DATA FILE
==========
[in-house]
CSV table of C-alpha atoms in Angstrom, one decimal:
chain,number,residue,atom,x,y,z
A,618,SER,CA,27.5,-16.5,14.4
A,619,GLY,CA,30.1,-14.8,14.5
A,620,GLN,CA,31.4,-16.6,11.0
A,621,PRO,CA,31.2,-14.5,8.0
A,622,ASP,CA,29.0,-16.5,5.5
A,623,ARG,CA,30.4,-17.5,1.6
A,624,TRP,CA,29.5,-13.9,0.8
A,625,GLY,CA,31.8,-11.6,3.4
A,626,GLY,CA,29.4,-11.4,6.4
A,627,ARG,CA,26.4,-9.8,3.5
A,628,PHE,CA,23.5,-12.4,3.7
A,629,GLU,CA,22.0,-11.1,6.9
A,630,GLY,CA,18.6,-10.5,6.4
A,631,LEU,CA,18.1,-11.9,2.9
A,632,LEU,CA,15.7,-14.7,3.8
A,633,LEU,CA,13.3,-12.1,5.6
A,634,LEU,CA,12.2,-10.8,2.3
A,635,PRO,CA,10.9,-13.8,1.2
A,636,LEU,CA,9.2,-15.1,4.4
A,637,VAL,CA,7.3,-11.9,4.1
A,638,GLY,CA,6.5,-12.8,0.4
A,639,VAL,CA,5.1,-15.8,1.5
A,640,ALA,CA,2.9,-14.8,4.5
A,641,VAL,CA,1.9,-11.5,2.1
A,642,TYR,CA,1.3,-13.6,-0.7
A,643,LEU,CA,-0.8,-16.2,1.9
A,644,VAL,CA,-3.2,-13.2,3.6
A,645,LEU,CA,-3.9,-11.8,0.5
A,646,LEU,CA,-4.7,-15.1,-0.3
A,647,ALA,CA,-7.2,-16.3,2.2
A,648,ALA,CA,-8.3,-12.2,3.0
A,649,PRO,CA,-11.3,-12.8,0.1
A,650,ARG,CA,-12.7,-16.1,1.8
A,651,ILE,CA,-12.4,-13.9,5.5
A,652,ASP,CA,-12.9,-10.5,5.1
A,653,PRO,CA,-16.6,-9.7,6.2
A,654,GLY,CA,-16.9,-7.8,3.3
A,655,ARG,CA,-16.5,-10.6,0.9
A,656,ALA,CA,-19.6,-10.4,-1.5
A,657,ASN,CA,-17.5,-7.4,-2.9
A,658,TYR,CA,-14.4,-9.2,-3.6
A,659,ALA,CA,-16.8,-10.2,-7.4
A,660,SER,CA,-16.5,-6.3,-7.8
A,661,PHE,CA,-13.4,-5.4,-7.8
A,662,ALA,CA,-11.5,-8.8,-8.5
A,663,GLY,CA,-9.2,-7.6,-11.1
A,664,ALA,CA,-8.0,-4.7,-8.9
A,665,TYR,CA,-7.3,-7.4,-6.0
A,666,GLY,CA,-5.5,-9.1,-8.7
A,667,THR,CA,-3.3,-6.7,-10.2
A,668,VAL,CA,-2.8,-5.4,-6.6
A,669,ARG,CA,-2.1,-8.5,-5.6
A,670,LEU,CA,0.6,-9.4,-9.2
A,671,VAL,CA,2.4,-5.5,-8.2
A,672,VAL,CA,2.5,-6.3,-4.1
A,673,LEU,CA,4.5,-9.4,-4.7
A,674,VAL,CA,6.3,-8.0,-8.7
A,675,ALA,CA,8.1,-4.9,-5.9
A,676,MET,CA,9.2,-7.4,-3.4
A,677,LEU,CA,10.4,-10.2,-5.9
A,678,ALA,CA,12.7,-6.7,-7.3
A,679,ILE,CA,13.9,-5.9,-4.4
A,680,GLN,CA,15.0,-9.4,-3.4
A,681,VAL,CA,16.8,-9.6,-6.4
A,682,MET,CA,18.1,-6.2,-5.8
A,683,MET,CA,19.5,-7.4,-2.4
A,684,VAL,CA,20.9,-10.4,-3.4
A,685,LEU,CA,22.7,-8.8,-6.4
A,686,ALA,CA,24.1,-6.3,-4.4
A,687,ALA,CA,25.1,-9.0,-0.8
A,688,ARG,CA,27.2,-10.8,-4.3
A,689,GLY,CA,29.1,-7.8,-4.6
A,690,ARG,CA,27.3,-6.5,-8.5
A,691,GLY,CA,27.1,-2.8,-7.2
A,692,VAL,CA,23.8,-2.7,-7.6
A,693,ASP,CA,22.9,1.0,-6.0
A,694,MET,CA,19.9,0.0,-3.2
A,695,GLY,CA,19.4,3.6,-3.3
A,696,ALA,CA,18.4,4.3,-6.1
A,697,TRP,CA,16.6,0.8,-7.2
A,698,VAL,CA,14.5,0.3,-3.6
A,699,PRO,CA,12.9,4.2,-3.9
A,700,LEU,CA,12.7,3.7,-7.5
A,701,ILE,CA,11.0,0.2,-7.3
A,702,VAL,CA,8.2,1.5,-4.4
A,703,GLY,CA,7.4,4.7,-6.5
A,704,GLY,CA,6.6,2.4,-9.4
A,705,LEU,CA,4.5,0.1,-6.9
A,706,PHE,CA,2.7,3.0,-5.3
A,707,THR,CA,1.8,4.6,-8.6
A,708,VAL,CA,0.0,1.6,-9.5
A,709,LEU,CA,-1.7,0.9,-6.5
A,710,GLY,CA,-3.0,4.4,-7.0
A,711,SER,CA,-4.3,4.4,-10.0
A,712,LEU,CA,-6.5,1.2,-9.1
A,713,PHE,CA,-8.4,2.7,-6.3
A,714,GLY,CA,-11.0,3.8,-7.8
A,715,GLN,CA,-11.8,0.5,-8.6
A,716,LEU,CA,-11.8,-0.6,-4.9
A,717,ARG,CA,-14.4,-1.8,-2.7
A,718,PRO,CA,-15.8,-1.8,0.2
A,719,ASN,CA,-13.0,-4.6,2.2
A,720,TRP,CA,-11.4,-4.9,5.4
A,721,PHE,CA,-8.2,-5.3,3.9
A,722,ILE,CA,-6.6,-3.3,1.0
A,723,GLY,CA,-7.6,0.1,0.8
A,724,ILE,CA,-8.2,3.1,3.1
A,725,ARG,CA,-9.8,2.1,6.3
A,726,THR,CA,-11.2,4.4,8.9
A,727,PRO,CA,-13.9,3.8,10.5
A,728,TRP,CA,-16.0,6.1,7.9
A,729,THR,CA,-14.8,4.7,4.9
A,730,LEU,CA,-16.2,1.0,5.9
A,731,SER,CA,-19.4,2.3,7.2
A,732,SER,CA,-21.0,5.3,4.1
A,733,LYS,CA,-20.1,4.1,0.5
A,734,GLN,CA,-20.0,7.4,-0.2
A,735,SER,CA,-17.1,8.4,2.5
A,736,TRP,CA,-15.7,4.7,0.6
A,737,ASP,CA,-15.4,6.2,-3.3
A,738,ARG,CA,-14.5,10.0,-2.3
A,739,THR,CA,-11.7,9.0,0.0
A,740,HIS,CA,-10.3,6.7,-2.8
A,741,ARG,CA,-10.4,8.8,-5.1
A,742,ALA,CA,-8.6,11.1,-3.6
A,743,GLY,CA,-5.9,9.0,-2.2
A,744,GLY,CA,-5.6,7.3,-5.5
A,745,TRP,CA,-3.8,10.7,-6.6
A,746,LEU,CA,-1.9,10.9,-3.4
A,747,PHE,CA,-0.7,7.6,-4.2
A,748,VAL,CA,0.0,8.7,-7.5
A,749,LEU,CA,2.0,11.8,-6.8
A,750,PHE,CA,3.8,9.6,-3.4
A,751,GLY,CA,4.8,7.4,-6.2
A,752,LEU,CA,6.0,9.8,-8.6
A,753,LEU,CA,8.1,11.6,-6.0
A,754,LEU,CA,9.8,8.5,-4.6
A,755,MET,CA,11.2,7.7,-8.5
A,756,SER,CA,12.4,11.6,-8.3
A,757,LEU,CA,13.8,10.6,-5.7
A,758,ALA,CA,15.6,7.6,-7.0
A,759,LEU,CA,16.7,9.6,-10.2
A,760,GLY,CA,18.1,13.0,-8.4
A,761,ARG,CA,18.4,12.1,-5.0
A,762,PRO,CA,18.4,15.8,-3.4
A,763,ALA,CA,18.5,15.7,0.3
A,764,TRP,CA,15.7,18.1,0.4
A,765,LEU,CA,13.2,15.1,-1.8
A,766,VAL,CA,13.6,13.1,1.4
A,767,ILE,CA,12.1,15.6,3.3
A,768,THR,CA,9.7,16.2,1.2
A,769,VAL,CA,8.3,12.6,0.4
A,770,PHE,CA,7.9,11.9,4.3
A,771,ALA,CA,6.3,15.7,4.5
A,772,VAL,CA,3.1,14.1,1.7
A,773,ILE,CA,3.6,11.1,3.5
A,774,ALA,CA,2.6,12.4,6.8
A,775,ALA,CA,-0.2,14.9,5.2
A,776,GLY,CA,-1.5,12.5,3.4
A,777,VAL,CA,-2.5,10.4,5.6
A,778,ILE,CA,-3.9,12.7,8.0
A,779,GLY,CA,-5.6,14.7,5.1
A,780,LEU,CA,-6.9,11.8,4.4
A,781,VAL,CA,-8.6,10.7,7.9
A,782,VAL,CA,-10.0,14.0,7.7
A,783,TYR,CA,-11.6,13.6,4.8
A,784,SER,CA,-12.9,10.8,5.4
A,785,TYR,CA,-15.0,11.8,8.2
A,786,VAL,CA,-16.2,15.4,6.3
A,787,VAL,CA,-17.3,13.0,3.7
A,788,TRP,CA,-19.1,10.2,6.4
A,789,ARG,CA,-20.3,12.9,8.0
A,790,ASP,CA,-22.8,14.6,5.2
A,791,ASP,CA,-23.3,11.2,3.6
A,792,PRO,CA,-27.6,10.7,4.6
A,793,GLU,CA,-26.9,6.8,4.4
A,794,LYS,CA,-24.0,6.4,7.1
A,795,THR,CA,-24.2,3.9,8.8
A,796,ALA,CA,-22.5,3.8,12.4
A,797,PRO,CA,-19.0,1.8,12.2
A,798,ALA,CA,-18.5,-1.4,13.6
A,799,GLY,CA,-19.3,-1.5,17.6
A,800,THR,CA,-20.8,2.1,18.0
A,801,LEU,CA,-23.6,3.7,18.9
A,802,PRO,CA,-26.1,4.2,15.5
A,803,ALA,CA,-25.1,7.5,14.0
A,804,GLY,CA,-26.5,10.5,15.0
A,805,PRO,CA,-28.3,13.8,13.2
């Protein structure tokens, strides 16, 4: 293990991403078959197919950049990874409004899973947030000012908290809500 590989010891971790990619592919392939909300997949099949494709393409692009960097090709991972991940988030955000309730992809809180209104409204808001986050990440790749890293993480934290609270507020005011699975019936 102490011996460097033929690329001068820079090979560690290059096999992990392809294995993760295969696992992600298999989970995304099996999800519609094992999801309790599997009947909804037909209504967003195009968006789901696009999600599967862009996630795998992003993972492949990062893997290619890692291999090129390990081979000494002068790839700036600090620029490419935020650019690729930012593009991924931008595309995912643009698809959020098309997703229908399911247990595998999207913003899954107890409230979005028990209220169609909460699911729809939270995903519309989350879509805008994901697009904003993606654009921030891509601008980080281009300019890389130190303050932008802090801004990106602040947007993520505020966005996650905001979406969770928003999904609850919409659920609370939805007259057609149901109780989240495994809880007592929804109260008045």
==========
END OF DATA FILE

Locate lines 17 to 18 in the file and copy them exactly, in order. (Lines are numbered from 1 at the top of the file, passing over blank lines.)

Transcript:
A,631,LEU,CA,18.1,-11.9,2.9
A,632,LEU,CA,15.7,-14.7,3.8